2010 marked the second-straight year the United States did not begin construction on a single new coal-fired power plant, according to a report by the Washington Post. The Post report points to a confluence of events as drivers of the recent downswing in U.S. coal-fired power. Those events include low natural gas prices, shale gas discoveries, the economic slowdown, and litigation by environmental groups.
From 2000 to 2008, construction started on 20 coal-fired power units in 19 plants, according to Edison Electric Institute. Last year, utilities and power-generating companies dropped plans to build 38 coal plants while announcing that they would retire 48 aging, inefficient ones, according to the environmental group Sierra Club.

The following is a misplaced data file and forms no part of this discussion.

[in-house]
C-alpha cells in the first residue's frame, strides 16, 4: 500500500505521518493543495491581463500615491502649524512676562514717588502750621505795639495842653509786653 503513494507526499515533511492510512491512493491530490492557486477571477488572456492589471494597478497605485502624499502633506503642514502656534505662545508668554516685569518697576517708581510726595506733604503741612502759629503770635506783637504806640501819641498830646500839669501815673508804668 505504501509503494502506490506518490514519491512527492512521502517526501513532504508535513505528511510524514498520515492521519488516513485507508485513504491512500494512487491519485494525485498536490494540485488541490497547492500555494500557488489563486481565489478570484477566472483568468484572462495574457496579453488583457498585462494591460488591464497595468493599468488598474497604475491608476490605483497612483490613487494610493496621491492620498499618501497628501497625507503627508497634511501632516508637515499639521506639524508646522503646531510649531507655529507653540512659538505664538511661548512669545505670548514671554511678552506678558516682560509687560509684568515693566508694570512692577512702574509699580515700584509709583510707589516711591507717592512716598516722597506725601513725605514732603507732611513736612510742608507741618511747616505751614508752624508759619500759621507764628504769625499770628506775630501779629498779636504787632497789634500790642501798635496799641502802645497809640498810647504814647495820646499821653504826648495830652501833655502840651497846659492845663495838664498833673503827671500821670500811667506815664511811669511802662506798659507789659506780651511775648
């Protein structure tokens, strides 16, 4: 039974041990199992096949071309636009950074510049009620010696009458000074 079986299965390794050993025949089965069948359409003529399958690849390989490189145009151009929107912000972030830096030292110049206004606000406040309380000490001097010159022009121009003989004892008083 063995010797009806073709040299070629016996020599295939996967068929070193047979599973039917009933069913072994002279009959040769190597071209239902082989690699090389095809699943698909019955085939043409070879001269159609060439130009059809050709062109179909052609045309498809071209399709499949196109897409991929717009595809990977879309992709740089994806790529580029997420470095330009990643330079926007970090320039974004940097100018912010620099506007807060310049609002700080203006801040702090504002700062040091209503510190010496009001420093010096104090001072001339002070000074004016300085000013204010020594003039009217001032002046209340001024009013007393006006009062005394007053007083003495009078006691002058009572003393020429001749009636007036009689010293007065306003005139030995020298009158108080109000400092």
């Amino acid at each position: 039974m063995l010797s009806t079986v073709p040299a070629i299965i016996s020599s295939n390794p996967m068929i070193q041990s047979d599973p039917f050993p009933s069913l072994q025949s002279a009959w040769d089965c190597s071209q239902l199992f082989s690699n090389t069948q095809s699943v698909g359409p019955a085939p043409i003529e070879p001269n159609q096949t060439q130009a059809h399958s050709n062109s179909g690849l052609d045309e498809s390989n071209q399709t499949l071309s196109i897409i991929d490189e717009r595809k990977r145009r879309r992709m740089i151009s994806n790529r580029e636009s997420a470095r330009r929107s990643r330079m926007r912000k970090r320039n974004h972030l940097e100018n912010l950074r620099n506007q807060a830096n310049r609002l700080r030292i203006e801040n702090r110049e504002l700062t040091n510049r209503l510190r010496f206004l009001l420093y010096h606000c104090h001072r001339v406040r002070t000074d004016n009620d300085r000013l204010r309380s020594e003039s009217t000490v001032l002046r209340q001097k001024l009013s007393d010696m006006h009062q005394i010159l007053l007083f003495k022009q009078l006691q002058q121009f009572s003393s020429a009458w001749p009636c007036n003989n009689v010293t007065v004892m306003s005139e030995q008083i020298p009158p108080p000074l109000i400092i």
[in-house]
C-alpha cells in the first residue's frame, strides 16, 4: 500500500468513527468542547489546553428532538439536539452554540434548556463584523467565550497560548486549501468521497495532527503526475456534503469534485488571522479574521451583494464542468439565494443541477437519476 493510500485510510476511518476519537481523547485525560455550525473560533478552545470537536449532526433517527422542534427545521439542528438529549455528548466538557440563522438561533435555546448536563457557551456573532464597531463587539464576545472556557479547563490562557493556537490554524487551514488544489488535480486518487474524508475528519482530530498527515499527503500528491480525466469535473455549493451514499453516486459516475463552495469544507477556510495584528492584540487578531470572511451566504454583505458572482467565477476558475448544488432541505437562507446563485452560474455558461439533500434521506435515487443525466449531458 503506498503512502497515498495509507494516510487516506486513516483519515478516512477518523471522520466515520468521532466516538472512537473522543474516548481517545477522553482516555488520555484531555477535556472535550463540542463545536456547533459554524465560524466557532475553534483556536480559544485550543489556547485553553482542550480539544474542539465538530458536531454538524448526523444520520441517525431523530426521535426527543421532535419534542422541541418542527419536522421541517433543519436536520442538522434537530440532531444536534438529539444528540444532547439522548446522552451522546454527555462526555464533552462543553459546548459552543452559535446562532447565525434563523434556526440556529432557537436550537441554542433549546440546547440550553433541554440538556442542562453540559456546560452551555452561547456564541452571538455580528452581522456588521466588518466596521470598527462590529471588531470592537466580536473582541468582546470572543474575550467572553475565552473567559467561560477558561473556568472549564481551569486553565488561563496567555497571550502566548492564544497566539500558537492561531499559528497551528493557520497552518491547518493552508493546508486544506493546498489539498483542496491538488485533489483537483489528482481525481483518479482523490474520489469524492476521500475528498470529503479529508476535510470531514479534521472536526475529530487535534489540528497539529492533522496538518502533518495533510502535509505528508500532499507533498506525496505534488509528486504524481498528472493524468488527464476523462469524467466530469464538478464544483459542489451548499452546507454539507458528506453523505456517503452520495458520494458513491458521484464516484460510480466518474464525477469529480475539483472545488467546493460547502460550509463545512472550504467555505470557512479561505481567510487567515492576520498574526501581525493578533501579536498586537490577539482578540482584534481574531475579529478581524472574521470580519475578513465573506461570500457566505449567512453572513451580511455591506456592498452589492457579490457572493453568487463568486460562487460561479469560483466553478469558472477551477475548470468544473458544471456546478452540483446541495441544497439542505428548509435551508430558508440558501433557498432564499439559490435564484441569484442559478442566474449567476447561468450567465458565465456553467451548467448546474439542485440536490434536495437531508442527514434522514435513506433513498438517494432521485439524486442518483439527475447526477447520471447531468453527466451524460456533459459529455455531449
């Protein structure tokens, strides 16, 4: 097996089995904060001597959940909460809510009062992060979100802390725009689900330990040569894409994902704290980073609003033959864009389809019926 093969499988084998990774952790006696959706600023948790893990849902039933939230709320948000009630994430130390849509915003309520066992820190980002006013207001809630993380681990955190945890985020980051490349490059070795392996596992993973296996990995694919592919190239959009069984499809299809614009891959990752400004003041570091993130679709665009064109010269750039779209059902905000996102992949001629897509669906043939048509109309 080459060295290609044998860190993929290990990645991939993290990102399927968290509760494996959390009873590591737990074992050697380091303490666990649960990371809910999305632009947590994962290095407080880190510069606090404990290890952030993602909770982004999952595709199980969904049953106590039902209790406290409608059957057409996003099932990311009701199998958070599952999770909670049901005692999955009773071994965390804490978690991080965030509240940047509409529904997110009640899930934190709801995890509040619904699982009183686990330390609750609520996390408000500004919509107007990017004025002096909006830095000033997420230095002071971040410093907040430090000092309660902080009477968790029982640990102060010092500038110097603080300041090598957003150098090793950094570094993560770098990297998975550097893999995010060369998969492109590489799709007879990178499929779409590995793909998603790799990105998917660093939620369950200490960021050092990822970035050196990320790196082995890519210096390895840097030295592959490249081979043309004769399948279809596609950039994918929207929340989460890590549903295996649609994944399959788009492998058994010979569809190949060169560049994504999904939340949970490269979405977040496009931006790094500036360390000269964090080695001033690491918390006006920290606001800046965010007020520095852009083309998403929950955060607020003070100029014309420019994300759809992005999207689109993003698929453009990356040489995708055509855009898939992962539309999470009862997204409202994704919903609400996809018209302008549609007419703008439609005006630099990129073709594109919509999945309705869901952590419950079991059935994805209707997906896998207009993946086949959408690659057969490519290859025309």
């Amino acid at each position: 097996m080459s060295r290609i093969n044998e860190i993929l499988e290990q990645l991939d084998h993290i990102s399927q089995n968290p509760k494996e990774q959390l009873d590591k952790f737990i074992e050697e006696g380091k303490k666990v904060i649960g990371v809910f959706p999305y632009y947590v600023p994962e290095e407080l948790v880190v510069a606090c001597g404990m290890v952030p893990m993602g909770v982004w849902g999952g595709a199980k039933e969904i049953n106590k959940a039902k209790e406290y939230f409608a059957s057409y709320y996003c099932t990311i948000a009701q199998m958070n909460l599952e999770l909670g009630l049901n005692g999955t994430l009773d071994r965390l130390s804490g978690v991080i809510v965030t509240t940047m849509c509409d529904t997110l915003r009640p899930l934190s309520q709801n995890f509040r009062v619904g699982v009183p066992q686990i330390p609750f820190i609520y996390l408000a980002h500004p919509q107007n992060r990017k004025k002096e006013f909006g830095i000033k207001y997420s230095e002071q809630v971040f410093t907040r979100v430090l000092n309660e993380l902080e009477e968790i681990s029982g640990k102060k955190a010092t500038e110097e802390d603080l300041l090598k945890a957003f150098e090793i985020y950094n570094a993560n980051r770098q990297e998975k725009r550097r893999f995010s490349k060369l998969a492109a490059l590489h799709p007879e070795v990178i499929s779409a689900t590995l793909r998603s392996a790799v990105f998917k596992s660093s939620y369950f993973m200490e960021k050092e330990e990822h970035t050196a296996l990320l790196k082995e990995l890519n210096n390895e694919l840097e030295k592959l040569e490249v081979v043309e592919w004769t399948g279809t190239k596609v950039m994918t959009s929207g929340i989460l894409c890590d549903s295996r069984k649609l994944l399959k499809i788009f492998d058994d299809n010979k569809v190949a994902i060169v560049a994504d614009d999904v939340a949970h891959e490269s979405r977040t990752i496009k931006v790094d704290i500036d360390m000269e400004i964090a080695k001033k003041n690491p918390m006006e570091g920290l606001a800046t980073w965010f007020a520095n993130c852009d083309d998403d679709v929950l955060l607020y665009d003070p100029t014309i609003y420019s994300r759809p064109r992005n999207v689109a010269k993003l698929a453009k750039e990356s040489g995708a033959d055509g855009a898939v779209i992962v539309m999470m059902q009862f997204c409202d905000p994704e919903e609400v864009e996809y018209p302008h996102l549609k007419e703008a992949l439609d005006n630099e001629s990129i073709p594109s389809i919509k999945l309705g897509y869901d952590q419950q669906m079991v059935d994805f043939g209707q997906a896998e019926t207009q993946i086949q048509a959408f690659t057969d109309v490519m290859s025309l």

Although 2010 saw the collapse of climate legislation in the Senate, the Post says the Sierra Club is trumpeting such statistics as a sign that “coal is a fuel of the past.”
However, the Post says the battle over coal plants could sharpen in 2011, as the Environmental Protection Agency deploys regulations to improve the efficiency – and lower the greenhouse gas emissions – of big power plants.
New EPA rules came into effect on Jan. 3, which require plants large enough to emit 75,000 tons of carbon dioxide a year to use the “best available control technology” in order to obtain air permits, needed before construction. Industry argues that such requirements are cost-prohibitive and many Republican lawmakers have spoken out against the new EPA rules.
To read the full Washington Post report on this story, click here.